Robert Hooke’s Euclid?

‘He went to Mr. Busby’s, the schoolemaster of Westminster, at whose howse he was; and he made very much of him…There he learnd to play 20 lessons on the organ. He there in one weeke’s time made himselfe master of the first VI bookes of Euclid, to the admiration of Mr. Busby (now S.T.D.), who introduced him’

Biography of Robert Hooke, John Aubrey’s Brief Lives.

Dr Richard Busby (1606-1695)

Dr Richard Busby (1606-1695), Head Master of Westminster School 1638-1695, and his pupil Robert Hooke (1635-1703) both deserve greater notoriety than they currently enjoy.  Busby remained a household name until fading from the public consciousness in the 20th Century.  His fame was due to his great stature as a pedagogue: other pupils of his include John Locke, Christopher Wren and John Dryden; and to the strict discipline he enforced – Busby once boasted of having birched sixteen of the bishops on the bench in the House of Lords. Hooke’s reputation has been on the rise, thanks in part to Lisa Jardine’s biography, published to mark his tercentenary. However, his contemporary and friend, Wren, with whom he collaborated on so many projects following the fire of London, still eclipses him.  It doesn’t help that there is no surviving picture of Hooke, although the popular story, that Isaac Newton destroyed the sole portrait as an act of revenge, is unlikely to be true.

The school is fortunate to hold a substantial number of rare books, the bulk of which were accumulated by Dr Busby during his Head Mastership.  A library for the pupils had been established by donations from Mildred and William Cecil in the 16th Century.  Busby, a keen bibliophile, developed the collection.  In 1648, the year before Hooke started at Westminster, the school reacquired a space to the south of the main schoolroom to use as a library.[1]  It was a room which Busby let selected pupils use for private study, and it may well have been where Hooke learnt his Euclid, for a contemporary remarked that he ‘seldome sawe him in the schoole’.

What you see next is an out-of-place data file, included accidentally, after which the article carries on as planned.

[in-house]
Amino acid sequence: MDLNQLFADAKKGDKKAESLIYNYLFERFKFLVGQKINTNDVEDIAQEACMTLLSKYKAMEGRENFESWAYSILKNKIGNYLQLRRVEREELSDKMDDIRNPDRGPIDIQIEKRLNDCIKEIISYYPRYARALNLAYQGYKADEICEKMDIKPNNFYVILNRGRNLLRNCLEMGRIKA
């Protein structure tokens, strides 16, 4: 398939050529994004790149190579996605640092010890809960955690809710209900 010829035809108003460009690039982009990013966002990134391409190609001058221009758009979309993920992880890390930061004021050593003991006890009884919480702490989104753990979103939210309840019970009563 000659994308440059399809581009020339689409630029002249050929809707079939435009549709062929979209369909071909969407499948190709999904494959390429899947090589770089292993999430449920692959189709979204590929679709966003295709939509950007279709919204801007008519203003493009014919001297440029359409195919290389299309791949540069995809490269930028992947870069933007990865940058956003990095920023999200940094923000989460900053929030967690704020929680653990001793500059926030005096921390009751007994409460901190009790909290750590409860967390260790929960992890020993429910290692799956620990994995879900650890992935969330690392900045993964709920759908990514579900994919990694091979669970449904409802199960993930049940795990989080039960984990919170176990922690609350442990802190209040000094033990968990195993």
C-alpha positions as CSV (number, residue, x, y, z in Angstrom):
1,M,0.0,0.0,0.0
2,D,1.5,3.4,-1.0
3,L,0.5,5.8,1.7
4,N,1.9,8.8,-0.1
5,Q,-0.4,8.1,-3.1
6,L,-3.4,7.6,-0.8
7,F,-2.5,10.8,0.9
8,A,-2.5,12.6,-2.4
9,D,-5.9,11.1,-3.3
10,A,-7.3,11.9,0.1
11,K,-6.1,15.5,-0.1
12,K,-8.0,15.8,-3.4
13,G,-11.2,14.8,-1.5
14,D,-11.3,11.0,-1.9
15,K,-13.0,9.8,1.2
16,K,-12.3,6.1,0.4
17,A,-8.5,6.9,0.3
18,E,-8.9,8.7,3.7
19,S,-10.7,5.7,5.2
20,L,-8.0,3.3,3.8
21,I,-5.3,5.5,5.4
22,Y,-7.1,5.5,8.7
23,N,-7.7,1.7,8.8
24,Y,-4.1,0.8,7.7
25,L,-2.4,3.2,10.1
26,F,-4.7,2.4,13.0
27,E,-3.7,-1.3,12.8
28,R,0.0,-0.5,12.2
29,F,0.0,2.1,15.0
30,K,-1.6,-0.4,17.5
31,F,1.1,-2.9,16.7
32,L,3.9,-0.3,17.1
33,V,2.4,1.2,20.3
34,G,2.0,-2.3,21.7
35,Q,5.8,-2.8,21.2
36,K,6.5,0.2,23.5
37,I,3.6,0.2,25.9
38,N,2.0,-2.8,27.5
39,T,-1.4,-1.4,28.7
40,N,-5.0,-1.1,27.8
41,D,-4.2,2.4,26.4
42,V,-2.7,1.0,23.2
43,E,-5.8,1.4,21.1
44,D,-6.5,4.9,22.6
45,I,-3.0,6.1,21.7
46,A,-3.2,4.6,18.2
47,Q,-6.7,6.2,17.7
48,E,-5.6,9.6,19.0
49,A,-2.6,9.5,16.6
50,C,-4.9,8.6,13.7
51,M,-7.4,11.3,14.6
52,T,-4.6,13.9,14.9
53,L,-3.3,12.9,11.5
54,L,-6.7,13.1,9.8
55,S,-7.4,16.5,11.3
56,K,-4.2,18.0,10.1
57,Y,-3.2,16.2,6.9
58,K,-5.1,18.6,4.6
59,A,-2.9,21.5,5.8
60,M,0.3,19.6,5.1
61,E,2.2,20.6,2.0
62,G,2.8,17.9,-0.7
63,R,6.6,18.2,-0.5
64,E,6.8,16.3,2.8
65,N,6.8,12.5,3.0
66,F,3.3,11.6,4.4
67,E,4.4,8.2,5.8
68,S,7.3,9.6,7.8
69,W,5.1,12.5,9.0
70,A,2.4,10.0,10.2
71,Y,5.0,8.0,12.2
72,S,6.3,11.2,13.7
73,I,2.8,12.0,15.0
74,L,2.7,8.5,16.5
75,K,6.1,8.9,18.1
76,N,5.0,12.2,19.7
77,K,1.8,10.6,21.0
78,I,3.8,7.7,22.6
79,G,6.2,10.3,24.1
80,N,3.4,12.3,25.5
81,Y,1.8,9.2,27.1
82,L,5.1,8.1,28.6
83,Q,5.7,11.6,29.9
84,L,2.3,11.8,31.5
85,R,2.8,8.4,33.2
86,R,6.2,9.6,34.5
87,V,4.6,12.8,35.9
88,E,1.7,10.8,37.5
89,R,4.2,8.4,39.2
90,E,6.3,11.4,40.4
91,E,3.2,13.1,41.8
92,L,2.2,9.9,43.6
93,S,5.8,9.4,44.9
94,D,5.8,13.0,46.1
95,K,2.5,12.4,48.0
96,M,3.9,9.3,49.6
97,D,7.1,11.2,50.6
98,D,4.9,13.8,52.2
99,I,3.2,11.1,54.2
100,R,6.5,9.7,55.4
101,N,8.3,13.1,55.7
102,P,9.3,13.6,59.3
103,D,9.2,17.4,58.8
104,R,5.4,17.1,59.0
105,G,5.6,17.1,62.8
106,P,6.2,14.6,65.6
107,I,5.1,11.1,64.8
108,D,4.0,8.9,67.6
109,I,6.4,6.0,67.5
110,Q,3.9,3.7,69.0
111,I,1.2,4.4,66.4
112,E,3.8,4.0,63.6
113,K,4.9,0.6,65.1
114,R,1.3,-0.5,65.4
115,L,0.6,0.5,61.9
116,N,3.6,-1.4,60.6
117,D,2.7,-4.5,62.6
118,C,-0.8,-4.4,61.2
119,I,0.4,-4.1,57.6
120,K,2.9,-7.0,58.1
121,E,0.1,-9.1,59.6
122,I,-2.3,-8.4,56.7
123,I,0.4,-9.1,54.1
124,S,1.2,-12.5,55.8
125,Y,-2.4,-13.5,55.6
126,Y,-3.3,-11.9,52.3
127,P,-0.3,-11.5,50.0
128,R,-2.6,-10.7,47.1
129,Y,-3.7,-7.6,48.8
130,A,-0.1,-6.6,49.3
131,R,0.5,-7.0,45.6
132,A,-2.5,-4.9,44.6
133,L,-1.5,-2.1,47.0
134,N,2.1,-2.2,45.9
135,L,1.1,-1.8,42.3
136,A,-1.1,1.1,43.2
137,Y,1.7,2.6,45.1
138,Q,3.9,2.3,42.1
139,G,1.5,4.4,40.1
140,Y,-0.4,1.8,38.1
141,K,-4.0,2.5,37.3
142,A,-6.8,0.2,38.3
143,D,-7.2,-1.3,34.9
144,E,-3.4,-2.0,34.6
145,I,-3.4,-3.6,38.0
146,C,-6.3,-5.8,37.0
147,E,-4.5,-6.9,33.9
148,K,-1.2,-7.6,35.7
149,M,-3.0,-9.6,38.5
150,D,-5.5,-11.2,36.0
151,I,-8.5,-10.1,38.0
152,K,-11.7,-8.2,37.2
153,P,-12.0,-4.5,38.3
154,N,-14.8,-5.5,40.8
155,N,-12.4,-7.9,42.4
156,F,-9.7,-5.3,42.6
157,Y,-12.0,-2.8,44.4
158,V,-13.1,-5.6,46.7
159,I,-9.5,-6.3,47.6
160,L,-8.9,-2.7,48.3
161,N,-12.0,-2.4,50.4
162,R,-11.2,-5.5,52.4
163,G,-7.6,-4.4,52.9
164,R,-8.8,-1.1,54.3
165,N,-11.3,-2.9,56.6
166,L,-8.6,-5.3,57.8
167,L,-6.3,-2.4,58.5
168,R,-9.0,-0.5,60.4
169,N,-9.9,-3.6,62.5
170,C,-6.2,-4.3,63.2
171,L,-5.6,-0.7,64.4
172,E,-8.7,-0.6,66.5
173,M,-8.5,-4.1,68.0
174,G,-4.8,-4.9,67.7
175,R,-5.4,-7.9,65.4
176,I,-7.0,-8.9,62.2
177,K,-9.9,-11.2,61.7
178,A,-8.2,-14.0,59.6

Title page to the Arabic edition of Euclid’s Elements with a manuscript Latin translation below

Today nineteen editions of Euclid’s work remain in the school’s collection, dating from 1533 until 1678.  Could one of these have been the copy that Hooke pored over?  We can discount those published after 1654, at which point Hooke had certainly left the school for Oxford, which takes us down to twelve contenders. A further five volumes which are listed in the manuscript library catalogue of the mathematician John Pell (1611-1685) can also be eliminated.  These books were purchased by Dr Busby in 1687, following Pell’s death, too late for Hooke to have made use of them.  Pell’s books are often easy to spot in the library; his preferred binding style in velum, now often adorned with a green spine label, is distinctive.  He was also an attentive, pedantic, reader and regularly annotated and corrected his books.

So what of the remaining seven works in the library? It is improbable that Hooke used the Arabic edition in Busby’s Library which was printed in Rome in 1594.  Dr Busby did teach pupils at the school Arabic during his time as Head Master  – John Evelyn records that he ‘heard and saw such exercises at the election of scholars at Westminster School to be sent to the University in Latin, Greek, Hebrew, and Arabic, in themes and extemporary verses, as wonderfully astonished me in such youths, with such readiness and wit, some of them not above twelve or thirteen years of age.’  However, Michael Hunter has suggested that it is unlikely that Hooke had much knowledge of the language, and there were certainly no examples of Arabic books amongst Hooke’s own library when it was sold following his death.[2]